In dealing with China—an economic powerhouse with a population of 1.4 billion—intimidation will not work. China will not be cowed into submission on its domestic affairs, such as Hong Kong, Xinjiang, and Taiwan.
HONG KONG – In recent years, fears of a new cold war between the United States and China have been proliferating. But the tensions between the two powers would be better described as a “cool war,” characterized not by old-fashioned spheres of interest, proxy wars, and the threat of “mutually assured destruction,” but by an unprecedented combination of wide-ranging competition and deep interconnection.
HONG KONG – On October 1, the People’s Republic of China celebrated the 70th anniversary of its founding with impressive military and civilian parades meant to showcase the extraordinary progress the country has made under the leadership of the Communist Party of China. Formidable challenges lie ahead. But China’s record so far, and the resources it has at its disposal, indicate that it may well be up to the task.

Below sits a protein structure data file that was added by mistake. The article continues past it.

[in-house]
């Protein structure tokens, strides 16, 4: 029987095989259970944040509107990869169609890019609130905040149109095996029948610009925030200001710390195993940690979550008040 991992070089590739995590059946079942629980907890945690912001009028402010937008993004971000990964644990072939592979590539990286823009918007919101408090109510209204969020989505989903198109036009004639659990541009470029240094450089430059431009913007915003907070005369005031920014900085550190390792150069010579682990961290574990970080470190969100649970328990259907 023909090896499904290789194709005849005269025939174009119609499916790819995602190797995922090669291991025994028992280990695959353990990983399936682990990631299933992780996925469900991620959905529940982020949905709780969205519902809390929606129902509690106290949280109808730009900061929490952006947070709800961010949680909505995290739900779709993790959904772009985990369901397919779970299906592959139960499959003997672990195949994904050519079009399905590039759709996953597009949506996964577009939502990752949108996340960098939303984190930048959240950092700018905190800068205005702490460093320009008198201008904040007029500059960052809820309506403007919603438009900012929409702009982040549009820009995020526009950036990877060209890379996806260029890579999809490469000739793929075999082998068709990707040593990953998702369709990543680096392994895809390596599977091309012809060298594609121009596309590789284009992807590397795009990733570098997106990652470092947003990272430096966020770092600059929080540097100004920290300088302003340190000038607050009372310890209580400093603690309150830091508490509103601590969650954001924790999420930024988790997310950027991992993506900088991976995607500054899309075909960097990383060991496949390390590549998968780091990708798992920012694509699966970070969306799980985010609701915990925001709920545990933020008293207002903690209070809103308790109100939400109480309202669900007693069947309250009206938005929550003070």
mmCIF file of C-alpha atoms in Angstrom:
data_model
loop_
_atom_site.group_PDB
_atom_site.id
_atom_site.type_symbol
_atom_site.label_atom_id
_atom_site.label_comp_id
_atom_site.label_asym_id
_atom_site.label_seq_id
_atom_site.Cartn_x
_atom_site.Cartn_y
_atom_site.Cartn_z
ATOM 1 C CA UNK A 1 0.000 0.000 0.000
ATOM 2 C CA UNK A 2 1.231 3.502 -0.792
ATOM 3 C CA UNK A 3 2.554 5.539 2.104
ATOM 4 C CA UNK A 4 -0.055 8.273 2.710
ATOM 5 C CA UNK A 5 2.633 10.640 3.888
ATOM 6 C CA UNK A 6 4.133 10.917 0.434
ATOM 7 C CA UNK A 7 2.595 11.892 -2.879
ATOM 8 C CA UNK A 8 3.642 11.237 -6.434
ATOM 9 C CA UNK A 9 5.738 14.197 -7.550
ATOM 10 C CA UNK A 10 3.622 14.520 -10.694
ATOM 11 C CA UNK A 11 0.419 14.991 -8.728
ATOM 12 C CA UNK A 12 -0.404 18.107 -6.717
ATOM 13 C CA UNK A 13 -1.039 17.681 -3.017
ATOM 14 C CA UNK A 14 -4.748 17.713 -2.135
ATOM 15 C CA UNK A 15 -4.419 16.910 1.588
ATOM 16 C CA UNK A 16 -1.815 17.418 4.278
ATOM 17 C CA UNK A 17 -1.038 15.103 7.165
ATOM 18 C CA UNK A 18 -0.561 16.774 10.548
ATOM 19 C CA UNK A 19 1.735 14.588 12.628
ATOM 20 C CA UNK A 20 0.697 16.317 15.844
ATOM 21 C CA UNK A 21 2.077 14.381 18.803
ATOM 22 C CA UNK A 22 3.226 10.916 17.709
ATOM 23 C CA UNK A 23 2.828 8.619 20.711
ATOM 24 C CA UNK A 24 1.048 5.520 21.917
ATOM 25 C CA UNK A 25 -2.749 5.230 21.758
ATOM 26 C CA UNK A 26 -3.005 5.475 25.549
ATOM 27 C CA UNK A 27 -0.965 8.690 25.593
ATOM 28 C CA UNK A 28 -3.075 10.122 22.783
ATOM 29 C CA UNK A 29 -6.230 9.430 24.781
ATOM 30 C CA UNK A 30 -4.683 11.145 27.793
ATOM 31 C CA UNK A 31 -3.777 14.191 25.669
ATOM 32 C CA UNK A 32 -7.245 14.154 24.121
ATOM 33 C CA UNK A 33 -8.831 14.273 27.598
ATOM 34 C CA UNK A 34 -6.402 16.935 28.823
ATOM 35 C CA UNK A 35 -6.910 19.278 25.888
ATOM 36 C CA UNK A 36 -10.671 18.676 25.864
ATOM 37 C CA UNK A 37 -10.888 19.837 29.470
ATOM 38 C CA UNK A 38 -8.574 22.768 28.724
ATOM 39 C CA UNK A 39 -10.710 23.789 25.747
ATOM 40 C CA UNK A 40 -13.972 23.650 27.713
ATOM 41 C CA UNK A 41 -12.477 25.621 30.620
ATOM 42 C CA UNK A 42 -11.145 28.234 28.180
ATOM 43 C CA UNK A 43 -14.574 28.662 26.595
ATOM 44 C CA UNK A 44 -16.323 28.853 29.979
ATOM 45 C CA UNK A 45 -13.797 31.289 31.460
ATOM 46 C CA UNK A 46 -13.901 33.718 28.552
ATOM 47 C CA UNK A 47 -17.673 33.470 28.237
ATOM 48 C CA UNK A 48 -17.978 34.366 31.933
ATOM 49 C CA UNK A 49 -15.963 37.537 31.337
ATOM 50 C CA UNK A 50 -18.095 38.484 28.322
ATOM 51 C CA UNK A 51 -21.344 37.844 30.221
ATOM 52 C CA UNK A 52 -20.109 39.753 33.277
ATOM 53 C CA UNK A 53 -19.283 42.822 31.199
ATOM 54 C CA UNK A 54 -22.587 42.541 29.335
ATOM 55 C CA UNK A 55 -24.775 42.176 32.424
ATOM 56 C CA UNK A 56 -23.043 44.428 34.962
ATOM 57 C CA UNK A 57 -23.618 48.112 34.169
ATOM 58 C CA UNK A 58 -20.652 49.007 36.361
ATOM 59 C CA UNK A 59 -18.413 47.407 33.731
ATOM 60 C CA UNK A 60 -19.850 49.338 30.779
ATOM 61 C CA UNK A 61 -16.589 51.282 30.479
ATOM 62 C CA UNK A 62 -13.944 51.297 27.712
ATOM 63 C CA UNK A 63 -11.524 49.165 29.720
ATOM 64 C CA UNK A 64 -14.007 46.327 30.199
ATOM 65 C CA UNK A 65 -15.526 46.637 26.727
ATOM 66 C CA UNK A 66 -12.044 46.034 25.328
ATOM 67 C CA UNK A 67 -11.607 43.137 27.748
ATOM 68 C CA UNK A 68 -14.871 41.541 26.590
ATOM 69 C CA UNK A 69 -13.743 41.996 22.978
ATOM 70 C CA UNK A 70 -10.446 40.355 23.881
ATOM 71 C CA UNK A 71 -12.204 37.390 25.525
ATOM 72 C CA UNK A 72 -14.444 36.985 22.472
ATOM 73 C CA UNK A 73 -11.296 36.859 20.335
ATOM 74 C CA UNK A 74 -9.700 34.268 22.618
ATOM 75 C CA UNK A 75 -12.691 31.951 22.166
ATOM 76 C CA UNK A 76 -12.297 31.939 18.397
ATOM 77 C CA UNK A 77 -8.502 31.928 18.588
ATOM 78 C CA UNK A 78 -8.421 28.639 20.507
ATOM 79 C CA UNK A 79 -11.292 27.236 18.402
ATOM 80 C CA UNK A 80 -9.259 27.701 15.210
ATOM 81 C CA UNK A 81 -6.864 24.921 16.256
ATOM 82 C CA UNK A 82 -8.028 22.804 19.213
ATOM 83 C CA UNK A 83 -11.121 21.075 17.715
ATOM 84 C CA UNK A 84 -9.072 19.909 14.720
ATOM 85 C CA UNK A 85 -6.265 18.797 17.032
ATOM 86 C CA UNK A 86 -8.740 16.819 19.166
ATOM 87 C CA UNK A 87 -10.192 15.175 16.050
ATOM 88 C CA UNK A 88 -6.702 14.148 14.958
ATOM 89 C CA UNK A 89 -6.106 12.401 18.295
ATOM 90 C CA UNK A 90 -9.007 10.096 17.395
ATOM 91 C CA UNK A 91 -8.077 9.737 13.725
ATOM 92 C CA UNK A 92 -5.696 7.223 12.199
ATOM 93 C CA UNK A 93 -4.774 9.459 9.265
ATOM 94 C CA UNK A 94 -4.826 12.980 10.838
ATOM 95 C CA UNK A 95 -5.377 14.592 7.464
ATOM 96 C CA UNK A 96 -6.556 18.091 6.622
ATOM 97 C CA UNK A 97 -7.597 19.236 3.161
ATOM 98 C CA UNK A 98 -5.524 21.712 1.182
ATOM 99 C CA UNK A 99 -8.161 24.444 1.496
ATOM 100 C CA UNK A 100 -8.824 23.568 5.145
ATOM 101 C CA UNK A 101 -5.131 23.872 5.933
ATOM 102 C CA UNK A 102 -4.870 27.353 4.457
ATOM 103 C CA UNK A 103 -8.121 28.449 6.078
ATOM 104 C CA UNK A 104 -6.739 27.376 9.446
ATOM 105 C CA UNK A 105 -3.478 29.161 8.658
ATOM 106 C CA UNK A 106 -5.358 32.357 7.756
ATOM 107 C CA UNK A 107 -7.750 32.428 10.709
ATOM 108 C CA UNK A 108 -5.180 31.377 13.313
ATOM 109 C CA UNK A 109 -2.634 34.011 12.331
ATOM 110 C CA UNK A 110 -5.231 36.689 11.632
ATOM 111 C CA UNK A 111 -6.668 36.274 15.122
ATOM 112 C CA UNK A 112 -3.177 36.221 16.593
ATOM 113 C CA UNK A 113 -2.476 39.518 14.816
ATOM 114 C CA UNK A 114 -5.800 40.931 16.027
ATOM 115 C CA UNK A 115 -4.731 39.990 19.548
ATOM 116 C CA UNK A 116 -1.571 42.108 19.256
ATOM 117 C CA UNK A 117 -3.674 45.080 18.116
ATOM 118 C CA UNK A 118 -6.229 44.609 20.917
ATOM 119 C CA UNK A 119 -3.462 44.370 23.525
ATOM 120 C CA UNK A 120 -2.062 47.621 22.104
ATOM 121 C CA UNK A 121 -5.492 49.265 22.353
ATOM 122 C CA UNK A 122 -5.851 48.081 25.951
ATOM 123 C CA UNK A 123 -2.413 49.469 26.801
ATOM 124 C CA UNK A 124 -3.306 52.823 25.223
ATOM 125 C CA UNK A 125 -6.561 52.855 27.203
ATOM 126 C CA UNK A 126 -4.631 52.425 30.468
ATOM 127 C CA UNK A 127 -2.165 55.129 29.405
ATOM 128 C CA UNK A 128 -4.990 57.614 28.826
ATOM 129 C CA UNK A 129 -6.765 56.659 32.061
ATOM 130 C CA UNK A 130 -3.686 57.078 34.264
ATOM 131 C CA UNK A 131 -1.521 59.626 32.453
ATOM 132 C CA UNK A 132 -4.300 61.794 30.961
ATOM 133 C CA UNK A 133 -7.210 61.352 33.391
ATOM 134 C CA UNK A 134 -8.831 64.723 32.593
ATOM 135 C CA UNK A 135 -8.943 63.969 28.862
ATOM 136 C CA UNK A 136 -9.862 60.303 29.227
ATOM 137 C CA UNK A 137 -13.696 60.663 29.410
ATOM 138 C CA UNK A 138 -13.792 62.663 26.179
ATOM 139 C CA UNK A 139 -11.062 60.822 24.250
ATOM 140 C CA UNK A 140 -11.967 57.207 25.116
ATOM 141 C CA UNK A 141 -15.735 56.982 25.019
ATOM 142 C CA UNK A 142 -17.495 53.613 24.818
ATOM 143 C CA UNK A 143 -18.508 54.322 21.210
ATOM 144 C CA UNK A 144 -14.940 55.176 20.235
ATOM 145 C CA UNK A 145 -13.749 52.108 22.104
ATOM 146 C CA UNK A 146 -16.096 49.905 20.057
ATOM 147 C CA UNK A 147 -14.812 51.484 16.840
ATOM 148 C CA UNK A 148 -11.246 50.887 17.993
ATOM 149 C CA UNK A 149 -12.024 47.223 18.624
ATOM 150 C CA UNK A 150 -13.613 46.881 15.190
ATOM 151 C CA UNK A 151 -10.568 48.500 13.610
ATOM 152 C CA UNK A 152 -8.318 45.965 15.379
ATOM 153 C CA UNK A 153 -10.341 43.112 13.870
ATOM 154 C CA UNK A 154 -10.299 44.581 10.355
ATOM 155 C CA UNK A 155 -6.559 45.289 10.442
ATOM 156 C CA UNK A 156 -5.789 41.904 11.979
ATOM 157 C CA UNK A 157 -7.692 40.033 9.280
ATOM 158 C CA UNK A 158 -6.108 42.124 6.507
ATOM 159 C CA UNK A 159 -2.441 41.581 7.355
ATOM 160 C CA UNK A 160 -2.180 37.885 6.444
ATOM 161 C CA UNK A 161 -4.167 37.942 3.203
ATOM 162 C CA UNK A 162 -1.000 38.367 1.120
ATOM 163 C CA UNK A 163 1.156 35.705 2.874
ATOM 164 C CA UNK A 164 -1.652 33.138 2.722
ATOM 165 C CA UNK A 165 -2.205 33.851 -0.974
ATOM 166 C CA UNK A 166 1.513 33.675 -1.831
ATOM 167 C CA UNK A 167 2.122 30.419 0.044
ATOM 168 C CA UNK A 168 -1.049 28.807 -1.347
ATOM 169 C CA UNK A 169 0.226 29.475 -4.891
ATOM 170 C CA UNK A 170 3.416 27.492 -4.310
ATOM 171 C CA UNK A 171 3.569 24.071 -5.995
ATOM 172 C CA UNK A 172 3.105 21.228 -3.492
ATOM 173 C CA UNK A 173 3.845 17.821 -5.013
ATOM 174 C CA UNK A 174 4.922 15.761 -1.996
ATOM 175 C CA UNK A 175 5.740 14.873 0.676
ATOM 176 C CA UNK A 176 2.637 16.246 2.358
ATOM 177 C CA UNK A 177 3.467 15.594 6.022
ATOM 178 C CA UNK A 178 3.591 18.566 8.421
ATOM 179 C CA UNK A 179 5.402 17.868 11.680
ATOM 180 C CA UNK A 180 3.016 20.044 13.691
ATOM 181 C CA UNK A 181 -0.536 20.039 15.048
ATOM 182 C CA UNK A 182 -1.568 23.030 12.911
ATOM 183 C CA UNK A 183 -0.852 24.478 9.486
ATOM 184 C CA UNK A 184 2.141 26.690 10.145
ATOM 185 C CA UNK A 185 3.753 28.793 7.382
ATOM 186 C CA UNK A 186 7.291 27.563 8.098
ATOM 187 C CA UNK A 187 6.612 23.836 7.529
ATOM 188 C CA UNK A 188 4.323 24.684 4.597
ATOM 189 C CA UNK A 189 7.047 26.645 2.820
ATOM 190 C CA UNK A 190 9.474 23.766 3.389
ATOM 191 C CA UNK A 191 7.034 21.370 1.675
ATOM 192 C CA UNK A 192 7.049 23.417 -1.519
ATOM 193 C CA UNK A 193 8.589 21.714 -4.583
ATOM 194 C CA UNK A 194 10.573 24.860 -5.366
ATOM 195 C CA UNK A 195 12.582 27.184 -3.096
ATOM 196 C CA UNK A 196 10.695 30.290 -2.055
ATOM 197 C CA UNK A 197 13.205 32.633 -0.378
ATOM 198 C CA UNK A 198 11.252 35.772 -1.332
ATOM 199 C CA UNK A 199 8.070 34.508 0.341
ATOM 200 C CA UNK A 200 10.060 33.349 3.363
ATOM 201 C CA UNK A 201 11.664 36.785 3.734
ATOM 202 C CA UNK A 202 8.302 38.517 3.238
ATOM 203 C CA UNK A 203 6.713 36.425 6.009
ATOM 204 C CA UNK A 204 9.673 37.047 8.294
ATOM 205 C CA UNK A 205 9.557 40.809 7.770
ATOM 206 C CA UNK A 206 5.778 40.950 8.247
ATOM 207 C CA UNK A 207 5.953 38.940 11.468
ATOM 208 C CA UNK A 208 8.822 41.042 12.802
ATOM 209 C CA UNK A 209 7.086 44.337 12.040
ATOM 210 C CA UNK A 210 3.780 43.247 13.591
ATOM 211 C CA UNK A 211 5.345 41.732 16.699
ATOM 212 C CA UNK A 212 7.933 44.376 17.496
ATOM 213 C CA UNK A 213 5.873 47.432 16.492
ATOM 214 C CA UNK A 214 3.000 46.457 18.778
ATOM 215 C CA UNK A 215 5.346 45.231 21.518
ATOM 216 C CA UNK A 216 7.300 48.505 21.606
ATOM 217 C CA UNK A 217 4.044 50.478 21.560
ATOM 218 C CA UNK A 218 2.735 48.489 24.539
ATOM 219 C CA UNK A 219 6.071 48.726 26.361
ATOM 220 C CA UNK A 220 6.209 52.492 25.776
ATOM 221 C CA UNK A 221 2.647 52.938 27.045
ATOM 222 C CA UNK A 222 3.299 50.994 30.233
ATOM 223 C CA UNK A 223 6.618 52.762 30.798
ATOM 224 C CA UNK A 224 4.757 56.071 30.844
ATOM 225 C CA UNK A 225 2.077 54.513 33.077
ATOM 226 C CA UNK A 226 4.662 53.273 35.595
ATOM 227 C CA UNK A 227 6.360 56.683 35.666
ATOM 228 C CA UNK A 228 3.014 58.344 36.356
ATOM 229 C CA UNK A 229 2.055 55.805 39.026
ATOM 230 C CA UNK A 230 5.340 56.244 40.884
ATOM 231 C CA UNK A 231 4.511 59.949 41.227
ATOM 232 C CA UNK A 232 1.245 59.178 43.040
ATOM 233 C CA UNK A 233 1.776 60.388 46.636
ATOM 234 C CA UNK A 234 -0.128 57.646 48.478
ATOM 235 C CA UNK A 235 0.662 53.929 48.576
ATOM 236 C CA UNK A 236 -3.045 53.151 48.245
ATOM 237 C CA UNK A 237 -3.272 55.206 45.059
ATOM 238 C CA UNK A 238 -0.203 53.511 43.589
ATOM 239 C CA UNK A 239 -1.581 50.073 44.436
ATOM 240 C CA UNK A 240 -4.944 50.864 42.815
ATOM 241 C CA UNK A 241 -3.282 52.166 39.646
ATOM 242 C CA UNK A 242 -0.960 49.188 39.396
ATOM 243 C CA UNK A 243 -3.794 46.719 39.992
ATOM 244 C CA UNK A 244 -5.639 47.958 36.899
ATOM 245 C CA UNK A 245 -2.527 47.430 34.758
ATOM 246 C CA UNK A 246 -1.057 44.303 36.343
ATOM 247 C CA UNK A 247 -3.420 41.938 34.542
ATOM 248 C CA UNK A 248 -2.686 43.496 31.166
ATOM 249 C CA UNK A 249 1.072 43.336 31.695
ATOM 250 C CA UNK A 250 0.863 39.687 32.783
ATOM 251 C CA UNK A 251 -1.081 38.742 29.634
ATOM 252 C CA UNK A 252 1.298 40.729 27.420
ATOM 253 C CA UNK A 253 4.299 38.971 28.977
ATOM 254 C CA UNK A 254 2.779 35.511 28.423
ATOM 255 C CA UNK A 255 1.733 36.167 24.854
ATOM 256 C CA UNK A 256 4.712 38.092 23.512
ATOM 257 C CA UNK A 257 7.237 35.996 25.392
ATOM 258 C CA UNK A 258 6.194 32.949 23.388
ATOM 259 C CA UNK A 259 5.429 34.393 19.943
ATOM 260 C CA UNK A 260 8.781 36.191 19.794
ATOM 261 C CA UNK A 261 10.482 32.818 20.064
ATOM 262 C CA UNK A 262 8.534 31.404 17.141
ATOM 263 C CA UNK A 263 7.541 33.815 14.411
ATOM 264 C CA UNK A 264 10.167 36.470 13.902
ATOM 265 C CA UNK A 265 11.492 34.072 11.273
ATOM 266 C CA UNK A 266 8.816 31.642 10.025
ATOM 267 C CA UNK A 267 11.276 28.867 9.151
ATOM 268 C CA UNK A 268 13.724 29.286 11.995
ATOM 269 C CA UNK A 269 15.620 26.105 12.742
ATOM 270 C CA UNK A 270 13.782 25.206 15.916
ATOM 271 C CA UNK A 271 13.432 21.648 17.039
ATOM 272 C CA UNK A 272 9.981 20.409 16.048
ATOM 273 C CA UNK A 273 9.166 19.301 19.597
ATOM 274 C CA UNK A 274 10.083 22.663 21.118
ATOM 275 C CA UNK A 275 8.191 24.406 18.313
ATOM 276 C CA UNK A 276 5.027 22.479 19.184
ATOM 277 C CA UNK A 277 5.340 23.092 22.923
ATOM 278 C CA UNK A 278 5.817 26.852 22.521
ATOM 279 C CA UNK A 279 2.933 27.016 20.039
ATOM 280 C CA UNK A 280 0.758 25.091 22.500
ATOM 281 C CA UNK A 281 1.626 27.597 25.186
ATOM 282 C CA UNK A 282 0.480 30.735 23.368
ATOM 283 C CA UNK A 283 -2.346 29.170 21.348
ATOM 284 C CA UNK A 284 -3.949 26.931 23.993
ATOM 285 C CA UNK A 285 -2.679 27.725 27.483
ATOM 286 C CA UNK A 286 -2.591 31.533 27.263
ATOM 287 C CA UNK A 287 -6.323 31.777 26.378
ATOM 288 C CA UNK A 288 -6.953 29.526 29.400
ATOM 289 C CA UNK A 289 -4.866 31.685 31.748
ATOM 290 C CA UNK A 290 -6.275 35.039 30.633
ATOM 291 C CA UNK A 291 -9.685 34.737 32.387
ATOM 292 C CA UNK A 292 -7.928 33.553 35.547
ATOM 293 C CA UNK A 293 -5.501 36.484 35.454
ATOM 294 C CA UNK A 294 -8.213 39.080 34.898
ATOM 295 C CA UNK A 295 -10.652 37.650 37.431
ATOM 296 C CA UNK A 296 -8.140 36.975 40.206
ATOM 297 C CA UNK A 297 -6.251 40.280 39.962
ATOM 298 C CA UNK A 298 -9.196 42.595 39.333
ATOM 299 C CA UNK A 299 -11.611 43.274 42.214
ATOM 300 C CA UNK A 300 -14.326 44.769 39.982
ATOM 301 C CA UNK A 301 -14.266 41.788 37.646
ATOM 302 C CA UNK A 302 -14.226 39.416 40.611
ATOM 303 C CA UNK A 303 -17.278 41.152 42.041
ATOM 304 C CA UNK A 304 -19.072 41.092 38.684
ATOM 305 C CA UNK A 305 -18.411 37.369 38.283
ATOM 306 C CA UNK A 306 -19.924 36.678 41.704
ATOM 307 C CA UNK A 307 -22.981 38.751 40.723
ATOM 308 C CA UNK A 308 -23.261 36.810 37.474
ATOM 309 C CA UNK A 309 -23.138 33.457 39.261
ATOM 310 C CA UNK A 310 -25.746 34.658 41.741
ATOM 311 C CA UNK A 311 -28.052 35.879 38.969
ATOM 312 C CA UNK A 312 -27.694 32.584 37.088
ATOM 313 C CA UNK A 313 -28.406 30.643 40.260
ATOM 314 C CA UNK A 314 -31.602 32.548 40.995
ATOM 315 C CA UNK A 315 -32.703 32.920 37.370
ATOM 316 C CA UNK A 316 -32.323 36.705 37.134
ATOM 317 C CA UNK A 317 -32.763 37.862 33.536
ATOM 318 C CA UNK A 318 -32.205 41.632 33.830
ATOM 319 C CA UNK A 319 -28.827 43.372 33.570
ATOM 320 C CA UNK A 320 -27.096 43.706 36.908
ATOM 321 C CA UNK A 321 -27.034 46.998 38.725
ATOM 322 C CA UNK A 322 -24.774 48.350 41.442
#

HONG KONG – Since China regained sovereignty over Hong Kong on July 1, 1997, the city has prospered economically, but festered politically. Now, one of the world’s richest cities is engulfed by protests, which have blocked roads, paralyzed the airport, and at times descended into violence. Far from a uniquely Chinese problem, however, the current chaos should be viewed as a bellwether for capitalist systems that fail to address inequality.
Trump speaks of the United States as an economy in decline that must be revitalized. But the reality is that the US economy has been performing rather well in the last two years. Its recovery has outpaced that of other advanced economies; job creation has been impressive; and the dollar has been strong.